Finally, there is appreciation, there is gratitude. For all his notable faults, his temper, his intolerance for half-baked efforts, for all the people who both loved and hated working with and for Steve, we still cannot cherish and thank him enough. How many of us owe our livelihoods to the ecosystems and industries he helped create? How many of us spend our days intimately connected with the products he envisioned and shepherded to the market? Today you can walk into hundreds of Apple stores and thousands of other outlets around the world and walk out with a chunk of the future that fits in your pocket. The teams that build the Mac, the iPod, the iPhone and the iPad are legion, their numbers in the tens of thousands. If not for the vision of one man -- one man who simply refused to accept that good enough was good enough, and who made whole industries over to be right by his exacting standards -- where would we be now?
It is perhaps not all that remarkable that America's president delivered a statement on the passing of Steve Jobs, as the former CEO of the country's (and the world's) most valuable business. It is remarkable, however, to note that the emotional impact of Jobs's death is the same for Barack Obama as it is for all of us. The two men shared eerily parallel origins; both children of foreign fathers and young American mothers, both raised outside their birth families (Obama by his grandparents, Jobs by his adoptive family), both somehow marked by heritage and circumstance to be destined for the history books and to do things that had never been done before. Now one of them is gone, but just as the world cannot be the same after the election of America's first biracial president, the world cannot be the same as it was before Steve Jobs.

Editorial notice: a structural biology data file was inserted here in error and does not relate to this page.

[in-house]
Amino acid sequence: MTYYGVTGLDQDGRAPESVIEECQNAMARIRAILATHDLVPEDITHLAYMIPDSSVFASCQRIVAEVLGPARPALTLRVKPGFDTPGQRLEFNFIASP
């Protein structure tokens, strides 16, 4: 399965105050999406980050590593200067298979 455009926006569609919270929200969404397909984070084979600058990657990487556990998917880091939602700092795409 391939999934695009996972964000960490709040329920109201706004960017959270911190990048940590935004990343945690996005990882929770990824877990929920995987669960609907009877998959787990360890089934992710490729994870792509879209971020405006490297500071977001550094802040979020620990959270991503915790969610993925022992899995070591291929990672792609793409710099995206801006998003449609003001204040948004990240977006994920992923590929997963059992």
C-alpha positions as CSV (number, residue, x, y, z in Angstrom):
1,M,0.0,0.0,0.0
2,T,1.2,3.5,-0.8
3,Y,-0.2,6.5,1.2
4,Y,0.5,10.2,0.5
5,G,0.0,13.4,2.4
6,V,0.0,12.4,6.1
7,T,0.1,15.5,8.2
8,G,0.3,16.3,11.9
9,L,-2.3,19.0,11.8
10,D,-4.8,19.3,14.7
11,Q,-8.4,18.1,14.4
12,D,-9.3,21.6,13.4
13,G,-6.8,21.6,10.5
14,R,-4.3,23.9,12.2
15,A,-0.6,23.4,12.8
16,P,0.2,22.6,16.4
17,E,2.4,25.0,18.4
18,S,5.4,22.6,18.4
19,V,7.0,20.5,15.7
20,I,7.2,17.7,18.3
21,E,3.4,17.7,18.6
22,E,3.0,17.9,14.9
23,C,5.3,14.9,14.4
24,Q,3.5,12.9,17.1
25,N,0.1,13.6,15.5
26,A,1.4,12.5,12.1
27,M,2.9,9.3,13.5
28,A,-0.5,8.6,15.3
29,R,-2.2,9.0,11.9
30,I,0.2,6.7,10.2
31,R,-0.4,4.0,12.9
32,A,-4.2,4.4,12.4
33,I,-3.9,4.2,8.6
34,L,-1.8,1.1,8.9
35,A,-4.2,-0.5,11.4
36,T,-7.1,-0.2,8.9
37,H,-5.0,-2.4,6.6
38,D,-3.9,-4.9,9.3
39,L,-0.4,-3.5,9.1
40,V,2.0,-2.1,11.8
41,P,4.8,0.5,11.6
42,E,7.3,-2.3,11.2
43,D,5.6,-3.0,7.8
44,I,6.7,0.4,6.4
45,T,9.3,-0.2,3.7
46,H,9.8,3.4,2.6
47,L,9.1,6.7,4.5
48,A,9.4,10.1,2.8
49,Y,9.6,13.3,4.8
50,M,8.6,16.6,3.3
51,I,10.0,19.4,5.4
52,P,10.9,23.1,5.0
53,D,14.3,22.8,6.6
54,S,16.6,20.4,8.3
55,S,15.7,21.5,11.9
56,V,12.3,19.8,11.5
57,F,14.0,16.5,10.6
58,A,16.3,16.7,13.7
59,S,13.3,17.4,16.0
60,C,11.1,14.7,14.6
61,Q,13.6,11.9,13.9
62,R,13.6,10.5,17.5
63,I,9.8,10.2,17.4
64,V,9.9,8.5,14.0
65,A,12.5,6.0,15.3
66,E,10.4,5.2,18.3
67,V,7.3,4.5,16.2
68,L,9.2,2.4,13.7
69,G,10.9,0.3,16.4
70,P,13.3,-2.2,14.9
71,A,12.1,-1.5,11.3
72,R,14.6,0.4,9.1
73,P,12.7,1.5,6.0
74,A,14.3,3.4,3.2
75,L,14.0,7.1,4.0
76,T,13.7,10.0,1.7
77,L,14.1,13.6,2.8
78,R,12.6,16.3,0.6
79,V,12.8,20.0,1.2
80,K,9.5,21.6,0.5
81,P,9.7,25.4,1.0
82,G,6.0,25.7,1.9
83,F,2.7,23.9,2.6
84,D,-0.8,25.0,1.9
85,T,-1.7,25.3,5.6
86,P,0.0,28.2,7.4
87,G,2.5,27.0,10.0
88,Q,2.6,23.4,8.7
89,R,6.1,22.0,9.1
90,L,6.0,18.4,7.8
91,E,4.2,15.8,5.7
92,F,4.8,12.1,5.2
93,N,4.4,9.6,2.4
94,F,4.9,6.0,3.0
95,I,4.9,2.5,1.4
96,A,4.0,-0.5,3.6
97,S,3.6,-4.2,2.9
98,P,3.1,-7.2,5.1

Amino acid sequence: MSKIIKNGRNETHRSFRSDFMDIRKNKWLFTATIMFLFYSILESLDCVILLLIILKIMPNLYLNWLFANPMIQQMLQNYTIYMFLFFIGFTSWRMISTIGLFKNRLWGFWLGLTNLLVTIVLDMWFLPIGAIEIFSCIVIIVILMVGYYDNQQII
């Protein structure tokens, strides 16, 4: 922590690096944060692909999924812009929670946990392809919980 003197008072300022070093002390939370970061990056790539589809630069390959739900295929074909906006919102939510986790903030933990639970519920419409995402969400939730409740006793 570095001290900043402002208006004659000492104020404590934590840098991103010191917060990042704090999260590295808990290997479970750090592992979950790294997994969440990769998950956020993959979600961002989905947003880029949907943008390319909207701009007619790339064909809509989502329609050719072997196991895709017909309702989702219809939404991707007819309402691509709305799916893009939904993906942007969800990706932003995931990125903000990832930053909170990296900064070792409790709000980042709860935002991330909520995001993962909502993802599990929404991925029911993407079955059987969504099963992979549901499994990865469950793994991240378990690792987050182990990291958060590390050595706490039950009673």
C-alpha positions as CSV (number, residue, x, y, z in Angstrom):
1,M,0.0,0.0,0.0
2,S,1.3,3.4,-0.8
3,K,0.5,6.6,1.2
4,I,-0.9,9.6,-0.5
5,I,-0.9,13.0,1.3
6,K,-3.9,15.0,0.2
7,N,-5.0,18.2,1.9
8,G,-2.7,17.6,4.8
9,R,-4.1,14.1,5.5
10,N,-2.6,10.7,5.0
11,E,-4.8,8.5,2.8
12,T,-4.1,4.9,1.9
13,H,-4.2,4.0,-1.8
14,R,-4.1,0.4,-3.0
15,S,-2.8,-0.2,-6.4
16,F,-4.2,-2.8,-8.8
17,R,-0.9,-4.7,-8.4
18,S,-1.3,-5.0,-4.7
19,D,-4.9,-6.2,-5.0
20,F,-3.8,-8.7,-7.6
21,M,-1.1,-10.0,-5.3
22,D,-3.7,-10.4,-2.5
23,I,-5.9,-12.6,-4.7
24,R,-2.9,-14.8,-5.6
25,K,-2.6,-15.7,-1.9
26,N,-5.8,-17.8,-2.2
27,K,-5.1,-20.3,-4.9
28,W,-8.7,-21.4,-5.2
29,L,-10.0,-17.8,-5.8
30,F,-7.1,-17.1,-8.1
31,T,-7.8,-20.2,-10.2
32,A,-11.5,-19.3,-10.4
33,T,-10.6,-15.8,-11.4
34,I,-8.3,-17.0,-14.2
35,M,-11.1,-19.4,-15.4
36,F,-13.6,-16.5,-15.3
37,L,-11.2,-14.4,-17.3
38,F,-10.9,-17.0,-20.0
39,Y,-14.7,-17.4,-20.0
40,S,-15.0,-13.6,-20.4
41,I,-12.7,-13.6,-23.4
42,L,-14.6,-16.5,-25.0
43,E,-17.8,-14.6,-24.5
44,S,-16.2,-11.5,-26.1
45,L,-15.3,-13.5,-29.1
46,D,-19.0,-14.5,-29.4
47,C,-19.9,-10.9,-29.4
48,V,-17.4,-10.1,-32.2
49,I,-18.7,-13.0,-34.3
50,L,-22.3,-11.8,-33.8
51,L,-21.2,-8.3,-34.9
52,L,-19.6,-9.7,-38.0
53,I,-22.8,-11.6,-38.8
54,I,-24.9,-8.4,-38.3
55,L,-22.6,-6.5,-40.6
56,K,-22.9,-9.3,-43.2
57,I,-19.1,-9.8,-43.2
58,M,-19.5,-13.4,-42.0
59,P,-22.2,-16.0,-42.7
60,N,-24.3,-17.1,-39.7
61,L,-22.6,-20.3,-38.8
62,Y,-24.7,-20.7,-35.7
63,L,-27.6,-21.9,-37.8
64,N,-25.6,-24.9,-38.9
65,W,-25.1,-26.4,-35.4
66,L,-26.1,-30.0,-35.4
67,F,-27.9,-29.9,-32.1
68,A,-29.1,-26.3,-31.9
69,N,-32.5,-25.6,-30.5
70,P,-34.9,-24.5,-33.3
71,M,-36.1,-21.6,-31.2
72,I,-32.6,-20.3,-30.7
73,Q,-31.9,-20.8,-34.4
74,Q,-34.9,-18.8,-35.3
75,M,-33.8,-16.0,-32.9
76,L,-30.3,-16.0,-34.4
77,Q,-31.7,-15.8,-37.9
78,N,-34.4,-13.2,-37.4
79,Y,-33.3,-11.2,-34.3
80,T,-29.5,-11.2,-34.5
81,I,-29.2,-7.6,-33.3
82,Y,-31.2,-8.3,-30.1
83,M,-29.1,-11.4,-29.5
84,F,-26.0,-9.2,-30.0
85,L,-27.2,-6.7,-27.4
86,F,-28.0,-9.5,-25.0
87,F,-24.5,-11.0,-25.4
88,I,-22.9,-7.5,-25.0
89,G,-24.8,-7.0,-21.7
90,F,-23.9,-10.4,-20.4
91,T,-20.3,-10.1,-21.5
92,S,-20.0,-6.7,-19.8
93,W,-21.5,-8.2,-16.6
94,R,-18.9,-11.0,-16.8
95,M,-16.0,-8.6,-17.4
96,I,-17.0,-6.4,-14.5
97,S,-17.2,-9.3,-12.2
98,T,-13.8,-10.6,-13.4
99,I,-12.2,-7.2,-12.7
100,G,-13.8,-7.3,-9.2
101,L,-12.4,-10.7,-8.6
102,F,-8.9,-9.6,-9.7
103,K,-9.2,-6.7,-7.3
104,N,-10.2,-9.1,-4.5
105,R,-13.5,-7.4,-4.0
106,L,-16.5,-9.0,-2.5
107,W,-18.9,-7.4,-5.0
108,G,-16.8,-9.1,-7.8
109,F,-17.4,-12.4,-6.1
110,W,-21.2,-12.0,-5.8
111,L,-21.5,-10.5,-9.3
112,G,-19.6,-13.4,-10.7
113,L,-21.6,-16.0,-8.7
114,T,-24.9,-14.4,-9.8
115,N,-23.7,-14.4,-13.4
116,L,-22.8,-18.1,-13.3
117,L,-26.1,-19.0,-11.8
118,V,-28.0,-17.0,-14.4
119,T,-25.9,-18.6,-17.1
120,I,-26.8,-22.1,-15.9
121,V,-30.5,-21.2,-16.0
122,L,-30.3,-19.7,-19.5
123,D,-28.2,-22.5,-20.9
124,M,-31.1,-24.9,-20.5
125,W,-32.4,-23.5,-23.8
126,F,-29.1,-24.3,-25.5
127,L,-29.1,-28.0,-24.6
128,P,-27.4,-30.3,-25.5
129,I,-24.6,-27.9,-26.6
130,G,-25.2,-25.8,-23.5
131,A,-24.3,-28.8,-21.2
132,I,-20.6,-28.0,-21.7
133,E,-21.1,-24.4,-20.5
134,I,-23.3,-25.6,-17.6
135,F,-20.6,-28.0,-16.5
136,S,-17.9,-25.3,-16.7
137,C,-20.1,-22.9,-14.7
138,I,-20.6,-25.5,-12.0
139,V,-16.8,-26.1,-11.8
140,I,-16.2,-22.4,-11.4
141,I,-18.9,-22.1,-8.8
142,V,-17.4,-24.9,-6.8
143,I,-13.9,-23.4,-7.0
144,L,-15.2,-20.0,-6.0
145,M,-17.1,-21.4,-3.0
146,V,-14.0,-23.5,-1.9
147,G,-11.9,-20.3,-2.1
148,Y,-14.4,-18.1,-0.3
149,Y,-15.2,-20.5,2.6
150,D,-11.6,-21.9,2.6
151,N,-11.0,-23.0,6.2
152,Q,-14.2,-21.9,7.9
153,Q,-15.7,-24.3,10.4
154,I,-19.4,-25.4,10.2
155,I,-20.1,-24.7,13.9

Namaste, Steve. We remember you with fondness and delight. We wish for your colleagues and for Tim Cook the wisdom and energy to lead Apple the way you would have continued to lead it for many years, if not for the harsh unfairness of cancer and the inevitable tick of life's clock. And we hope and pray that your wife and children may find a tiny seed of solace in the knowledge that their beloved was our beloved too.
Photo from Wikimedia Commons.